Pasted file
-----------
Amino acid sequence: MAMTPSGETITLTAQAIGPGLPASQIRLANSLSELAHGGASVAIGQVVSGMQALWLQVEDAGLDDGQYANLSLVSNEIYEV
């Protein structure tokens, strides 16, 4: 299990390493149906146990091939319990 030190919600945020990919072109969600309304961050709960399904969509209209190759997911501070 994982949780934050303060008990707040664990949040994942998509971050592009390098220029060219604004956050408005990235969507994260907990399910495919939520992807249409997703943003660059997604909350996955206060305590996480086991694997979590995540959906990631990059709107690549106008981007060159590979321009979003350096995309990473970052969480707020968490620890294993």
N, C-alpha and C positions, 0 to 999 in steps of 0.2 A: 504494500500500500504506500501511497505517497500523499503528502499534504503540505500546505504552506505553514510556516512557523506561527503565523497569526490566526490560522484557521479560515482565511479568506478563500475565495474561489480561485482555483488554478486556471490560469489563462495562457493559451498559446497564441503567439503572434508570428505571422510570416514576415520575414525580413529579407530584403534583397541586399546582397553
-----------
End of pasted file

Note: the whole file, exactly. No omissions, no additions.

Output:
Amino acid sequence: MAMTPSGETITLTAQAIGPGLPASQIRLANSLSELAHGGASVAIGQVVSGMQALWLQVEDAGLDDGQYANLSLVSNEIYEV
């Protein structure tokens, strides 16, 4: 299990390493149906146990091939319990 030190919600945020990919072109969600309304961050709960399904969509209209190759997911501070 994982949780934050303060008990707040664990949040994942998509971050592009390098220029060219604004956050408005990235969507994260907990399910495919939520992807249409997703943003660059997604909350996955206060305590996480086991694997979590995540959906990631990059709107690549106008981007060159590979321009979003350096995309990473970052969480707020968490620890294993």
N, C-alpha and C positions, 0 to 999 in steps of 0.2 A: 504494500500500500504506500501511497505517497500523499503528502499534504503540505500546505504552506505553514510556516512557523506561527503565523497569526490566526490560522484557521479560515482565511479568506478563500475565495474561489480561485482555483488554478486556471490560469489563462495562457493559451498559446497564441503567439503572434508570428505571422510570416514576415520575414525580413529579407530584403534583397541586399546582397553